The Value of Everything | Mariana Mazzucato

Summary of: The Value of Everything: Making and Taking in the Global Economy
By: Mariana Mazzucato

Introduction

In the compelling book ‘The Value of Everything: Making and Taking in the Global Economy’ by Mariana Mazzucato, readers will explore the idea of value in economics, its evolution over time, and its impact on our understanding of productivity and wealth. Delving into the works of early economists such as François Quesnay, Adam Smith, and David Ricardo, the summary highlights how perceptions of value have shaped economic theories and practices throughout history. As readers progress through the content, they will examine the role of the financial sector, the emergence of the innovation economy, and the influence of government in determining value, all while questioning notions of productive and unproductive work.

The Productivity Debate

The concept of productive work has been debated since the seventeenth century. François Quesnay, the “father of economics,” believed that only agriculture and mining create value, while all other work only generates money in exchange for moving that product around. For Quesnay, the nobility and landlords, as part of the “sterile class,” are unproductive. This view was shared by classical economists such as Adam Smith, David Ricardo, and Karl Marx. Smith’s free-market ideal was meant to be free from rent, and he believed that manufacturers were the truly productive force. Wealthy people hoarding money or spending it unwisely was seen as detrimental to the economy. Ricardo defined rent as profit gained from a monopoly of something scarce, which works for any industry in monopoly control. In the next part, we will delve into the changing meaning of value.

The Evolution of Value in Economics

The concept of value in economics has evolved from labor-based to consumer-based. Neoclassical economists developed the theory of marginal utility, where value depends on an item’s utility and scarcity. This new definition of value led to the idea that all paid work is productive and affected the concept of rent. However, some argue that rent is still an example of value extraction.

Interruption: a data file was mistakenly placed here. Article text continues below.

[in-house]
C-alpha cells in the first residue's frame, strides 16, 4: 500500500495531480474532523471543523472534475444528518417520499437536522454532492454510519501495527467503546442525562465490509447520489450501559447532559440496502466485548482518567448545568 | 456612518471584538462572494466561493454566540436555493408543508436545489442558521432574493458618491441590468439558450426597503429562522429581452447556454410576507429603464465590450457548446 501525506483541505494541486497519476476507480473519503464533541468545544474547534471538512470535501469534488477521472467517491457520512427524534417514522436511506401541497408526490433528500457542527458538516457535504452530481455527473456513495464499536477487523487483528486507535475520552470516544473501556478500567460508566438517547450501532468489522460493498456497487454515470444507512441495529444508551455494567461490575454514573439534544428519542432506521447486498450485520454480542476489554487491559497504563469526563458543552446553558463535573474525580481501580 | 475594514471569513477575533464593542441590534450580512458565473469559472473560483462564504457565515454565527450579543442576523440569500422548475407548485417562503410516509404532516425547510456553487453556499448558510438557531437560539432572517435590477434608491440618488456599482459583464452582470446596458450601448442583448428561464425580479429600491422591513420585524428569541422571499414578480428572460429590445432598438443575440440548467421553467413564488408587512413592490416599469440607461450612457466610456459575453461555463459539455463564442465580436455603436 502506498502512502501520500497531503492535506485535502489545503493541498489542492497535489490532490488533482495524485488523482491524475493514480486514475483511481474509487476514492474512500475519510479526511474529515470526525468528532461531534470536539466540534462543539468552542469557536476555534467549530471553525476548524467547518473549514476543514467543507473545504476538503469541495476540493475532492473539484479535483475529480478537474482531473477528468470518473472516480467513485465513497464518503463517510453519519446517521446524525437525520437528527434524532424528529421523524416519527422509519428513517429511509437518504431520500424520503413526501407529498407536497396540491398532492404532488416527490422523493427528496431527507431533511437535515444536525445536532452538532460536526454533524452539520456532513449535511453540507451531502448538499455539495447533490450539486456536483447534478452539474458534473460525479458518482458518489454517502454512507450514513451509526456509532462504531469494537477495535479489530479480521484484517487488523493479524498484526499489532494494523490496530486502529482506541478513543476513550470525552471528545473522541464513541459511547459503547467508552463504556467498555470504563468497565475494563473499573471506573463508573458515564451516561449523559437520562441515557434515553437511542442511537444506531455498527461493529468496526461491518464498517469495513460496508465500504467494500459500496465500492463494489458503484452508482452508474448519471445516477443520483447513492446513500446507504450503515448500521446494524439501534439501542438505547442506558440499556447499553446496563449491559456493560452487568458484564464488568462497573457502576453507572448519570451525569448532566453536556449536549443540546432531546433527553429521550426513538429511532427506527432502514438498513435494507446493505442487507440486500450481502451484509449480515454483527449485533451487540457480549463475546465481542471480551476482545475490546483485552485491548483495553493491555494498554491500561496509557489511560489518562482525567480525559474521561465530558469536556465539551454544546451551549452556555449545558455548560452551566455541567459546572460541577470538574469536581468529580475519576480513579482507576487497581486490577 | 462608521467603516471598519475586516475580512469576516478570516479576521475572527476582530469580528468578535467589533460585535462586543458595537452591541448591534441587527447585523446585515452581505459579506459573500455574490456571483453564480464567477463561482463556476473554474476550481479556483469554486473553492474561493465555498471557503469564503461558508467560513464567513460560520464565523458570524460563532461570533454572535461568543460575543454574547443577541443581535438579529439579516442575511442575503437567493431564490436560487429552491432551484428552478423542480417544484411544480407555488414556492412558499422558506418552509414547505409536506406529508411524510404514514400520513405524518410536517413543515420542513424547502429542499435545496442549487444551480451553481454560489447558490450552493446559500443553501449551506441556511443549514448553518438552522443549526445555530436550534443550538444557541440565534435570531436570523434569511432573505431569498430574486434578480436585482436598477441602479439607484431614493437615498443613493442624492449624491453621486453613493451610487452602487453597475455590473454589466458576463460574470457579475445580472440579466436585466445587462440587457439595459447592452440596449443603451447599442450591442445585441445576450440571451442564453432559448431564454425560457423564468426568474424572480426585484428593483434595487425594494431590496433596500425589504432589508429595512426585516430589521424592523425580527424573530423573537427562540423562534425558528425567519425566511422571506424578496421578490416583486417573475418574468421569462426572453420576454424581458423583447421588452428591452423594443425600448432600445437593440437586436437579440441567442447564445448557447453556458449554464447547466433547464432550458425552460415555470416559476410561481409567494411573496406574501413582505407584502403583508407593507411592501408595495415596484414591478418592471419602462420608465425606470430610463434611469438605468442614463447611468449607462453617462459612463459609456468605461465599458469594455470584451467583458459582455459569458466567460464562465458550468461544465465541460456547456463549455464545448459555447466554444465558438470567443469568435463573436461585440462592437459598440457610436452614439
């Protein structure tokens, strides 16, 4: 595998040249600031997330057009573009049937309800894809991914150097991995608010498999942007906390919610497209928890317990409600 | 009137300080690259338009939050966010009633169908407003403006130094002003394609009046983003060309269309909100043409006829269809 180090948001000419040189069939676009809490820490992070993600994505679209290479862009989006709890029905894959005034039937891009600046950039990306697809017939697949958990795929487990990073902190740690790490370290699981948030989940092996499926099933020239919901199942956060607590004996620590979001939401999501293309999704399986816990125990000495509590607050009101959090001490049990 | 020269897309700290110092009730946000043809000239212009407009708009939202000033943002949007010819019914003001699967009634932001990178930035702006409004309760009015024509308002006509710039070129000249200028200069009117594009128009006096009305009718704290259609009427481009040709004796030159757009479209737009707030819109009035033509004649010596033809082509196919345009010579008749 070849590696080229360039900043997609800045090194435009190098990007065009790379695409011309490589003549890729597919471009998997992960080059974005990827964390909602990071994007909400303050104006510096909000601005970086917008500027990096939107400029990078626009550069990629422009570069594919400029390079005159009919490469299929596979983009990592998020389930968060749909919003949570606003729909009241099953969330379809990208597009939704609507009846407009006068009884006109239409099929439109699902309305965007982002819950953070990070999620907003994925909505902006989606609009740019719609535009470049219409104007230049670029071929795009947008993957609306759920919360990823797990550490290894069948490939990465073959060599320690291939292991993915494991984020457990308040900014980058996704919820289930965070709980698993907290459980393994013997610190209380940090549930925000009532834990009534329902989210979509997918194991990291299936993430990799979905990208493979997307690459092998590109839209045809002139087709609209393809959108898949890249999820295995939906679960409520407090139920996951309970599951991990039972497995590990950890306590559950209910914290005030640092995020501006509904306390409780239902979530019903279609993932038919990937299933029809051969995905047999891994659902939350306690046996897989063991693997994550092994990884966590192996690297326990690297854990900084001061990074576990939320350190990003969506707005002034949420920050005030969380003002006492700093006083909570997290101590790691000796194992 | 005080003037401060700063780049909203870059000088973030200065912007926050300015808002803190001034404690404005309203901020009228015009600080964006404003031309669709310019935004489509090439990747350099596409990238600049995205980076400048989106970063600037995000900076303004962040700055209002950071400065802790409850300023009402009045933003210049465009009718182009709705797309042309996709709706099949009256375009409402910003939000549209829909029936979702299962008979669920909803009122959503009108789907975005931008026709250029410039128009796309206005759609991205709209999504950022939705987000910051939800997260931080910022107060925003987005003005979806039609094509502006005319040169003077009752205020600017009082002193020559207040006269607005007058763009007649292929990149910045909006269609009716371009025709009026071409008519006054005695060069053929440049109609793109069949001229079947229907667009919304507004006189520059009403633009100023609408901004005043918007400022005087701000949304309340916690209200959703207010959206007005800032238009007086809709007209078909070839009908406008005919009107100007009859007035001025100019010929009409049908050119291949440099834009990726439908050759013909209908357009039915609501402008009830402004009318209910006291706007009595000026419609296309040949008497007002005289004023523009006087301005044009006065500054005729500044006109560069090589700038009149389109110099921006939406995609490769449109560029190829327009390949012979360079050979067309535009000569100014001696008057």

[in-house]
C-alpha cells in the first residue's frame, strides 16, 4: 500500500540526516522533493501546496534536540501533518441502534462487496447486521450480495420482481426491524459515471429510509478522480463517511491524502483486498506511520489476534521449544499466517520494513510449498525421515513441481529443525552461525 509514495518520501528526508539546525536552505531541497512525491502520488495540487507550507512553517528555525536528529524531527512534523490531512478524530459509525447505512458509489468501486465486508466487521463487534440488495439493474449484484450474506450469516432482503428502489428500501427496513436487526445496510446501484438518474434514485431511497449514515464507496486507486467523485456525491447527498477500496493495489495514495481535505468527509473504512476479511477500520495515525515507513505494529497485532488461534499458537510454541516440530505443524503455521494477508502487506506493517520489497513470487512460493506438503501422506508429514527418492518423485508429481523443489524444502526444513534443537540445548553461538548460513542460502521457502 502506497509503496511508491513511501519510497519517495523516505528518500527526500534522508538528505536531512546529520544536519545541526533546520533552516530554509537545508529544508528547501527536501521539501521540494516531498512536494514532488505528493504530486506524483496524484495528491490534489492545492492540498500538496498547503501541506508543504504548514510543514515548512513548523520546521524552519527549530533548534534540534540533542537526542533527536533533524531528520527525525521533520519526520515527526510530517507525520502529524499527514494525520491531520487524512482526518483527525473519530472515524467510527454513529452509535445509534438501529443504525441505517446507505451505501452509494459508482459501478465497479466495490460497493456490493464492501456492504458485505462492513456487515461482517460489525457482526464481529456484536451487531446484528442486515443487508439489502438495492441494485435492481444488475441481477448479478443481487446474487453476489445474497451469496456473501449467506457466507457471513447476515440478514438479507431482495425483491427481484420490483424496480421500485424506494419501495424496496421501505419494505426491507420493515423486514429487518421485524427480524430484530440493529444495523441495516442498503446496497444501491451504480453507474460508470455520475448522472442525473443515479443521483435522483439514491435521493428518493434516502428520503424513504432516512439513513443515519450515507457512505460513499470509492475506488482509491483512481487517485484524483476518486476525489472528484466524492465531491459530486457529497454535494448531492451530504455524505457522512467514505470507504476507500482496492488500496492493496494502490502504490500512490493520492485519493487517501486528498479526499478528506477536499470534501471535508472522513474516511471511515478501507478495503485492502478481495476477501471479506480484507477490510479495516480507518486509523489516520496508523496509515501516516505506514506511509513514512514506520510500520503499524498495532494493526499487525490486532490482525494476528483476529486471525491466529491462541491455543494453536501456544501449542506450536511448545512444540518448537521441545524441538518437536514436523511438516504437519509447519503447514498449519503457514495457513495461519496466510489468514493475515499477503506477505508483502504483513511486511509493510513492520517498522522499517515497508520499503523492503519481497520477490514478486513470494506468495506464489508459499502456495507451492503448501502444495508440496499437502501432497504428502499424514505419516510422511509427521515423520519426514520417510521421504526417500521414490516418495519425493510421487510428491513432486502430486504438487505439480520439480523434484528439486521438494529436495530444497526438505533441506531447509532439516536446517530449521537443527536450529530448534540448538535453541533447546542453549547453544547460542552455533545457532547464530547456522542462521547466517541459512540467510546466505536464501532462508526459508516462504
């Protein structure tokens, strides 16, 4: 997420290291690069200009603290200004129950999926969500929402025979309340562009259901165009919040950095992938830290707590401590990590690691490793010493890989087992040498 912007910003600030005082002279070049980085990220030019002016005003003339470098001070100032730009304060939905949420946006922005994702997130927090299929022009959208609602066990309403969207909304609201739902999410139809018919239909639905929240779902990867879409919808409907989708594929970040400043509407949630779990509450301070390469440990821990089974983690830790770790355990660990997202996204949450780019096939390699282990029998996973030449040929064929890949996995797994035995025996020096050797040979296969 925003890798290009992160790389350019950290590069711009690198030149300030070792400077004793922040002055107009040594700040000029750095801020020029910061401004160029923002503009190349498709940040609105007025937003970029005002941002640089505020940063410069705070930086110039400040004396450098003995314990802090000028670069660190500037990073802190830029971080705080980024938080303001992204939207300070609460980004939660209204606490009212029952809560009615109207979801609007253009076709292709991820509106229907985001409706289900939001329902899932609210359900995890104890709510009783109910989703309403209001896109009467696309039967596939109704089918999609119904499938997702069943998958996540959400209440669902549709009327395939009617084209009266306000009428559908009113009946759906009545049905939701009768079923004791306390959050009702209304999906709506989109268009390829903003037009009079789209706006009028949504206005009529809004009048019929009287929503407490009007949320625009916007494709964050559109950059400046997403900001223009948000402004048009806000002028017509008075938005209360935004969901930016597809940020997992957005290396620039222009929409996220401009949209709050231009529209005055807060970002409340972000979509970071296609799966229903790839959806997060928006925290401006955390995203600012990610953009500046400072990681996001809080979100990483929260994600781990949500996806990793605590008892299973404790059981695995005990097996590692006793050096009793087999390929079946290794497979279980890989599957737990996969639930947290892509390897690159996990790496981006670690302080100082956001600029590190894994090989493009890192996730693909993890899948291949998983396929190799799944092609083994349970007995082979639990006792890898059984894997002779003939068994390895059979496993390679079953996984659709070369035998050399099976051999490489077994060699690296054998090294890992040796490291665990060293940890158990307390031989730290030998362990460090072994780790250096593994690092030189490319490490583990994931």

The Flaws in Measuring a Country’s Wealth

The commonly accepted measure of a country’s wealth, Gross Domestic Product (GDP), is highly flawed. The System of National Accounts (SNA) uses marginalist principles, whereby anything that fetches a price is considered to add value. The way governments are accounted for is problematic: providing services at lower rates leads to public services being regarded as inefficient, which effectively penalizes nations for offering public services. Additionally, the financial sector, which redistributes existing wealth, was not included in GDP calculations until it became too big to leave out, leading to the assumption that it creates value. However, GDP does not distinguish between services that add or extract value from the economy. Therefore, GDP is not an accurate or fair representation of a country’s wealth.

The Harsh Reality of the Growth of the Financial Sector

The financial sector’s growth is not as good for the economy as commonly assumed. Institutions have developed clever ways of generating income, such as asset management and derivatives. The sector’s share of GDP has continued to rise since the 1970s, but this does not guarantee financial success. The sector is meant to promote economic growth, but the economy’s faster expansion than it has caused is evidence of it extracting an ever-growing amount from it, like rising bus fares. Governments treat finance as a productive economy part to make growth appear high, but the banks’ ability to extract value from the economy such as rent can be devastating, as proven by the financial crash.

Dominance of Financialization

This book reveals how financialization has taken over the entire economy, regardless of sector. It all started with an article by Milton Friedman in the 1970s which encouraged businesses to put shareholder value above everything else, leading to the prioritization of maximizing profits over all other concerns. As a result, even non-financial firms like Ford started to use financial tools to increase revenues. This has resulted in a shift towards shareholder-first mentality which has led to widening income inequality and unfair executive payouts. Share buybacks have also become popular, enabling the company to buy back shares, which decreases the total number of company shares, and hence increases the worth of each remaining share. In trying to maximize shareholder value, stakeholders are often ignored, which is an issue. The alternative would be to consider stakeholder value instead, as employees and other individuals involved in running the company all have a stake in its success, whether or not they own shares.

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